For years, the five rental houses owned by Charles J. Dobucki in the Allentown and Lower West Side neighborhoods have been vacant and neglected.
"He’s basically a house-hoarder," Fillmore Common Council Member Mitch Nowakowski said of Dobucki. "He has a collection of homes that he keeps vacant and in terrible condition, on the backs and expenses of the neighborhood."
But Dobucki pays his city taxes and fees on time. And that has left Buffalo officials with little leverage, since they can't seize the houses through foreclosure.
"He won’t do any, even basic repairs, but he pays the taxes every year and the city has been in a real bind," said Jessie Fisher, executive director of Preservation Buffalo Niagara, a nonprofit group.
Fed up by the deteriorated houses, City Hall and preservation officials are trying a new tactic that, if successful, could prove a model for other neighborhoods.
Under their plan, one of the houses – the rear of 40 Cottage St., the one in the worst condition – would be placed in a court-appointed receivership, with Preservation Buffalo Niagara in control. The organization would use money from its own revolving loan program to make necessary repairs and then place a lien on the property for the cost of that work.
Preservationists and city officials are calling for intervention for some deteriorating canal-era structures in the Cobblestone District.
Dobucki would either have to pay the preservation organization back to release the lien, or the nonprofit organization would recoup the costs when he ultimately sells the house.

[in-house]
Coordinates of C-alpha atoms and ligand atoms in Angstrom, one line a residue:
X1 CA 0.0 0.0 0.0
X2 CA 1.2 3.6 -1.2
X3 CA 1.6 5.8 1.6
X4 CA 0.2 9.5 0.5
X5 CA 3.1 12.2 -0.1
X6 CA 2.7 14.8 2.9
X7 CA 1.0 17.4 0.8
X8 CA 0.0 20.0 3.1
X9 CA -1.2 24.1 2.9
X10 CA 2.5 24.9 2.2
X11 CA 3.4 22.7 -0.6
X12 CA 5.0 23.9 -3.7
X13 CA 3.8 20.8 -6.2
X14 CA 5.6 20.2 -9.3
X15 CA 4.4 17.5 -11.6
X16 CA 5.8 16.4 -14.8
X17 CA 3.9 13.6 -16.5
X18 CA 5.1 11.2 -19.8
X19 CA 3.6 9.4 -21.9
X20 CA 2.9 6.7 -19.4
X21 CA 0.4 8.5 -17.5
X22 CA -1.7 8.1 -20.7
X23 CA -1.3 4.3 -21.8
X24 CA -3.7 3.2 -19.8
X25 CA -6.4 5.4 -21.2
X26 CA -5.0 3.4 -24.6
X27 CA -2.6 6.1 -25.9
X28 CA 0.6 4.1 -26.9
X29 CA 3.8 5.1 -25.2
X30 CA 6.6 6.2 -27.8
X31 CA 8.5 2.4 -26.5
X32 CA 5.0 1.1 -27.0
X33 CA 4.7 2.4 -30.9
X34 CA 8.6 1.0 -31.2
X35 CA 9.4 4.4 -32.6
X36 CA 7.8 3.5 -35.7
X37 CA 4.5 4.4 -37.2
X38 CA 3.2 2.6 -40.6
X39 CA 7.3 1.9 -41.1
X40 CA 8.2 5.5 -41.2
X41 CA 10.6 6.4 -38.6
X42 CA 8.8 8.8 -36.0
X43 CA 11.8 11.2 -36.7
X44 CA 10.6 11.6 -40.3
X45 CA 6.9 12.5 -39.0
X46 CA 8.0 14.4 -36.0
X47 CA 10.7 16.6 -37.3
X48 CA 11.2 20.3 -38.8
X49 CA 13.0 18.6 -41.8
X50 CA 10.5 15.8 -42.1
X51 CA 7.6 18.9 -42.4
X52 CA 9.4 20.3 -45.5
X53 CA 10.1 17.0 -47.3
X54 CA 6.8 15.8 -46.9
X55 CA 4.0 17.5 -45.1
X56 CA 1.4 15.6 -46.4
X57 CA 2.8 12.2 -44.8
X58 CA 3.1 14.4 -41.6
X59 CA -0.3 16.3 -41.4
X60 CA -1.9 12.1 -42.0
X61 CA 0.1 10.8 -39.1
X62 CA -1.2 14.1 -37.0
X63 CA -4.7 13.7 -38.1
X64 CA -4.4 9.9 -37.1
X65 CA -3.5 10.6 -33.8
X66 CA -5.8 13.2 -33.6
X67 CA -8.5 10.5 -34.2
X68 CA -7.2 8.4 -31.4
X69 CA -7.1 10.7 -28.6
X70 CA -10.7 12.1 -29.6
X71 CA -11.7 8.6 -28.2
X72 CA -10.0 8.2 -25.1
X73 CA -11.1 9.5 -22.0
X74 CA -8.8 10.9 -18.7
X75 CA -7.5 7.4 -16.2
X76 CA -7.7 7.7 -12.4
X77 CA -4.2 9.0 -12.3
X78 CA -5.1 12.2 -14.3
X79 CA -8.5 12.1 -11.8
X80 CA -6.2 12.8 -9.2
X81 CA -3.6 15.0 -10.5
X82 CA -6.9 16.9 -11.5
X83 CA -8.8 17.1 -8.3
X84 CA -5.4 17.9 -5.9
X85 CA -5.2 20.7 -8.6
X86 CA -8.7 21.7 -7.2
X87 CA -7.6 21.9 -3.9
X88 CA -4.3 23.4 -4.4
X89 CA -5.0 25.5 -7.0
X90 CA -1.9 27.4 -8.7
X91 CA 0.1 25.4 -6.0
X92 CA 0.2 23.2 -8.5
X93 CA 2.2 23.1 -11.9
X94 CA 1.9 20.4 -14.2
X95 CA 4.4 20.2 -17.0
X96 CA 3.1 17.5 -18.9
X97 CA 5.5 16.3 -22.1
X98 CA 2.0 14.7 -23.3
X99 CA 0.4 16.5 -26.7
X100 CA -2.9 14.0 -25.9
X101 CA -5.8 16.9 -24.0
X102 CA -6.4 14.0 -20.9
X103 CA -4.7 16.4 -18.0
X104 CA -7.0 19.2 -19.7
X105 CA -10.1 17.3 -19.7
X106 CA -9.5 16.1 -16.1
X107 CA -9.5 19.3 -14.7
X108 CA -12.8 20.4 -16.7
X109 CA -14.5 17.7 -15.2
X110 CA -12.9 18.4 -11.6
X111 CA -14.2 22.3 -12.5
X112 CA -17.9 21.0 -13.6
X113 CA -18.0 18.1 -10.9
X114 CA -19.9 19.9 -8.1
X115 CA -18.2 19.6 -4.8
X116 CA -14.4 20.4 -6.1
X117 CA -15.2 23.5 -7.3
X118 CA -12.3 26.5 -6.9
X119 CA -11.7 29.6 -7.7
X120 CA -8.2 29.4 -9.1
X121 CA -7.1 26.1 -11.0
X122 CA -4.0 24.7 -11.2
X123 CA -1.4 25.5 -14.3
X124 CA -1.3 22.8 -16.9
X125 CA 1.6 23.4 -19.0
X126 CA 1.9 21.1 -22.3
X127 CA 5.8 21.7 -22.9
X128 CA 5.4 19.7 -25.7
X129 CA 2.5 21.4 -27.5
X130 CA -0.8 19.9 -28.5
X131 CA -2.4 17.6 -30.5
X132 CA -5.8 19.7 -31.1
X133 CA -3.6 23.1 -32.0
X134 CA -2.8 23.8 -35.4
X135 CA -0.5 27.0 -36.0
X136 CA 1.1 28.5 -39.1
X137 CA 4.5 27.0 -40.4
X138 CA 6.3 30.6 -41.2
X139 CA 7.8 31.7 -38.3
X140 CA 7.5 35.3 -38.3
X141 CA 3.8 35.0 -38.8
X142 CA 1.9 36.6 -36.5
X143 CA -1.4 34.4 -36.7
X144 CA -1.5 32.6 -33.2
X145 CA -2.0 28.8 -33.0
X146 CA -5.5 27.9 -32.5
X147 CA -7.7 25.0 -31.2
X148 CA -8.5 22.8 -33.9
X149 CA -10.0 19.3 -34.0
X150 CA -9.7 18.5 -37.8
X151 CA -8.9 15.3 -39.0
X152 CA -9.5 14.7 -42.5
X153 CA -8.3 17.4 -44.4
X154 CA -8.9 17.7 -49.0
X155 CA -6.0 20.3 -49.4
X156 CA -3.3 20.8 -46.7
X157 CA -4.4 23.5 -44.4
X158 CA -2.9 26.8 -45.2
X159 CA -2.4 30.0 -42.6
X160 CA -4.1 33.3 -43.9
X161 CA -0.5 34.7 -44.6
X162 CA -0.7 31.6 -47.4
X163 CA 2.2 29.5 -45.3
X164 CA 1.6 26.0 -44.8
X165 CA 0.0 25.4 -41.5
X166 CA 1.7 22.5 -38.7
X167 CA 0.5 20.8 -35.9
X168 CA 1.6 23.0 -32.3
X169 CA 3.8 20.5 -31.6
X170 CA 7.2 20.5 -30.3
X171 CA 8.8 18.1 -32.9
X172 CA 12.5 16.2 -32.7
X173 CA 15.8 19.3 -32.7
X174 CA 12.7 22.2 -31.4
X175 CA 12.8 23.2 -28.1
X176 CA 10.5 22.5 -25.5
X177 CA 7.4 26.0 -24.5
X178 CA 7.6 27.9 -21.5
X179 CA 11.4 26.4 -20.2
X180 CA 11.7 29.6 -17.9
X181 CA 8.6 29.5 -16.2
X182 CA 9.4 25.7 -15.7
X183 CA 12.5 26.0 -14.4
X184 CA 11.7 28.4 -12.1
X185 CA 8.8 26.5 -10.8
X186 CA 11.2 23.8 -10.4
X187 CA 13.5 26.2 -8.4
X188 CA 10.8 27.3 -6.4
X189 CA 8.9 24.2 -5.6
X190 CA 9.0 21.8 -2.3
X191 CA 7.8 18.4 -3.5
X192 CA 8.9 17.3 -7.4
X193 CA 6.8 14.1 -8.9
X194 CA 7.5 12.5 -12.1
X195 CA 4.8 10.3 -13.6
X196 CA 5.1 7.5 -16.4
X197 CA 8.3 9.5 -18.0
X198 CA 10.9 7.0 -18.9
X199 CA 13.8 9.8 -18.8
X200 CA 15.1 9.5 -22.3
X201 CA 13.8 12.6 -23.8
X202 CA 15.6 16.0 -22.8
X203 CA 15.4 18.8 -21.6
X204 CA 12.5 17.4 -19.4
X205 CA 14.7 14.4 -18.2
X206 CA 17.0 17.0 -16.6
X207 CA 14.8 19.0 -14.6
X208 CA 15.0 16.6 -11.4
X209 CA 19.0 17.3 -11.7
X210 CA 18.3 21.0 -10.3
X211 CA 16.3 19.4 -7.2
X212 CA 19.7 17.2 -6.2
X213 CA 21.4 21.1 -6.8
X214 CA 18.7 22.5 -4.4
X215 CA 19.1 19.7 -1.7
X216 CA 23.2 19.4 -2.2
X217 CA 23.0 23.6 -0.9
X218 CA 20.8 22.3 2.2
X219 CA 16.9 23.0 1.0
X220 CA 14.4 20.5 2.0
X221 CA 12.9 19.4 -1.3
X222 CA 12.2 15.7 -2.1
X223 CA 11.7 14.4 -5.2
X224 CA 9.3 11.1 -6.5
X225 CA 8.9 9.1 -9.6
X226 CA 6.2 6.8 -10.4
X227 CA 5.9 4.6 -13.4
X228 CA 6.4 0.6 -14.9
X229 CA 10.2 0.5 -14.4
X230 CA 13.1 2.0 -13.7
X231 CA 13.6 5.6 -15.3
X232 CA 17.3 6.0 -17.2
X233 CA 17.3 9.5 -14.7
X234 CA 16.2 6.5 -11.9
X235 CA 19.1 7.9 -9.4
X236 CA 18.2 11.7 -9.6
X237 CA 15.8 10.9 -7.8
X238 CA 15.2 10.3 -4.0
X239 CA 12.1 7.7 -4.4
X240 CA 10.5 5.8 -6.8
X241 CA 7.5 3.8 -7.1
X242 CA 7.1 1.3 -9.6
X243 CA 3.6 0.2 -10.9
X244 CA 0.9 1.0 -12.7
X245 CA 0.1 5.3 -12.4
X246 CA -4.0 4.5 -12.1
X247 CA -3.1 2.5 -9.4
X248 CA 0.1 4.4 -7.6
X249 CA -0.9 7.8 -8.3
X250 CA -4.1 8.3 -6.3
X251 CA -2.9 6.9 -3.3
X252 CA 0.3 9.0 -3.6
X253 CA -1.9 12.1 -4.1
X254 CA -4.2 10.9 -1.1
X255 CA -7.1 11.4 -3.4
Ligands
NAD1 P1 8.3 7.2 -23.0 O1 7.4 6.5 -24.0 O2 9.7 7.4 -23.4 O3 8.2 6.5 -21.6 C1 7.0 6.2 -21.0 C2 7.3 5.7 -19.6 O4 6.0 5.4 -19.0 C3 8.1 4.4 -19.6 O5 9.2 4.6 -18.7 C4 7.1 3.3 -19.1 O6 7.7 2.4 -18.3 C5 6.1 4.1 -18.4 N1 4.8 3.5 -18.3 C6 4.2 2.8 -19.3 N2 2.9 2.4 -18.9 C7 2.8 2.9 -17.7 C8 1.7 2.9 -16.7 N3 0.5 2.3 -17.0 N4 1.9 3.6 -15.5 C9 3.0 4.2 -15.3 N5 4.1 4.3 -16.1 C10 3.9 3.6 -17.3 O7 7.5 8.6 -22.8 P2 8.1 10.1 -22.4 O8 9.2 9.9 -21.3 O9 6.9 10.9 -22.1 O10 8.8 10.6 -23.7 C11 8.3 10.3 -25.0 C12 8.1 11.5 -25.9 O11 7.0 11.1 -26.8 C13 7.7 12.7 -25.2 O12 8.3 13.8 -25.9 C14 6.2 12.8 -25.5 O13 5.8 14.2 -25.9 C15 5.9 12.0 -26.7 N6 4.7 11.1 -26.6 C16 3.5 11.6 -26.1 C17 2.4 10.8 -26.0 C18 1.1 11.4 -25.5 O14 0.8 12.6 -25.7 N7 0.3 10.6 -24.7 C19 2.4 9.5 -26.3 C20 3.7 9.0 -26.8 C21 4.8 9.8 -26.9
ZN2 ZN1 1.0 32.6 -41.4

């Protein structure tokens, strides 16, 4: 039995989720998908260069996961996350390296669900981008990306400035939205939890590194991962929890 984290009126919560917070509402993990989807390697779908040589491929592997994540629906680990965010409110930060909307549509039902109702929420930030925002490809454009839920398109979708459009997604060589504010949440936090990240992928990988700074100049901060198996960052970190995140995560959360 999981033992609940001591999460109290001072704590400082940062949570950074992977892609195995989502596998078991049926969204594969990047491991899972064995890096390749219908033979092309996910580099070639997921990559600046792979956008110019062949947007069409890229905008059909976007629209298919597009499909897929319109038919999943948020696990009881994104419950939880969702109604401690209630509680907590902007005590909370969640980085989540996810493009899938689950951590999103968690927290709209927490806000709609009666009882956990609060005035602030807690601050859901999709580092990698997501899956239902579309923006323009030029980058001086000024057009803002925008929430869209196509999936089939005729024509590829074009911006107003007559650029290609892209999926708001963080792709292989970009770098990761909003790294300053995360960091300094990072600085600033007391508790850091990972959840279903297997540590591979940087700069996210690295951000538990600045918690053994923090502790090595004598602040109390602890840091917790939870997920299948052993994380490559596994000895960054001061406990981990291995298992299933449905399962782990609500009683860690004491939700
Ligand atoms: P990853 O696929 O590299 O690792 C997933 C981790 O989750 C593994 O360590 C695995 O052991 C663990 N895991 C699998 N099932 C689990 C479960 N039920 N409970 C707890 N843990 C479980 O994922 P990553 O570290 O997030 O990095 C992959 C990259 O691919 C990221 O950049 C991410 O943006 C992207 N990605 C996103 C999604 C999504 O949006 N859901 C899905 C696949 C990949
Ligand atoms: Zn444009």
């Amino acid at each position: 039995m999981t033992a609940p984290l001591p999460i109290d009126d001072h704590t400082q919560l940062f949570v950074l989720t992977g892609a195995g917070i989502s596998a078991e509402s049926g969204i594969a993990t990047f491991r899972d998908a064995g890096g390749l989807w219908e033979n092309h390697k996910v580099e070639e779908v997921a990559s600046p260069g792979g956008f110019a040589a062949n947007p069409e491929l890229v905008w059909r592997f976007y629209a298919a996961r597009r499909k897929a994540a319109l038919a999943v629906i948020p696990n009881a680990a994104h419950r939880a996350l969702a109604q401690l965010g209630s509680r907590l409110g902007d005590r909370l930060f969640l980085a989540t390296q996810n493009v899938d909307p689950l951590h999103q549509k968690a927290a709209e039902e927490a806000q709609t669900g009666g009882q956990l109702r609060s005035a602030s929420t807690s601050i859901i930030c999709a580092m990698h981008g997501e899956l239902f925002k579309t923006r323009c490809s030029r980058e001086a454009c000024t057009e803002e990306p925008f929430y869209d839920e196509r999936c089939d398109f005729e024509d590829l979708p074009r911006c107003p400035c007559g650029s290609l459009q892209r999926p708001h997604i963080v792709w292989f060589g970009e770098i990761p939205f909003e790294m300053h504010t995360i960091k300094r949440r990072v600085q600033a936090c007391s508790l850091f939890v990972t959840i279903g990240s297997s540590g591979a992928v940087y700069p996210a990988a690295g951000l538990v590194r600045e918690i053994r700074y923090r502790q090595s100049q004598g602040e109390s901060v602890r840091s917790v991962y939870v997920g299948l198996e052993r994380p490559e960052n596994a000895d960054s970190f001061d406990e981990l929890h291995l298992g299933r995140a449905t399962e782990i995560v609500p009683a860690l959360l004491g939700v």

"It’s worth it for us because we save a historic building, and this tool could be applicable in other buildings, not just in these," Fisher said. "For us, we’re just really excited to help create a new tool that the city can use to help protect these buildings from demolition by neglect."
Buffalo Housing Court Judge Patrick M. Carney ruled Tuesday that he will approve the receivership on Jan. 5 if an alternative solution – such as a sale of the property – is not reached by then.
“We are so pleased with the city and Judge Carney being open to this innovative approach to ensuring that bad absentee landlords can’t hold entire neighborhoods hostage to their negligence," Fisher said.
A judge Monday ordered the owner of two 19th-century brick buildings in the Cobblestone District to return to Housing Court on April 9 over the conditions of the properties. The city asked Judge Patrick Carney to require Darryl Carr, owner of 110 and 118 South Park Ave., to put $100,000 in escrow and to provide proof he has hired
The two structures at 40 Cottage have been the subject of 46 complaints since 2010, and were written up for court three times. Dobucki was fined $250 in 2009. The two-story double has 2,576 square feet.
Preservation Buffalo Niagara wants to start with the rear cottage at 40 Cottage because it is in the most dire need of repairs. Carney ordered it demolished in 2018, but Preservation Buffalo Niagara intervened, and Carney rescinded the order.
The four other properties also have problems, but not as severe, so it's mostly a matter of boarding and securing them, Fisher said. Additional funds could be raised as needed.
The four other properties are:
• 377 Maryland St., a 1,945-square-foot, two-story blue-and-red double, which has an open court case, pending fines and eight complaints since 2010.
• 42 Cottage St., a 2,220-square-foot, two-story gray double.
• 2 St. Louis Place, a 3,888-square-foot, three-story brick apartment building with five units. The building has been subject of 27 complaints since 2010.
• 102 Johnson Park, a 1,960-square-foot single-family house, written up for court in 2006 and the subject of 12 complaints since 2010.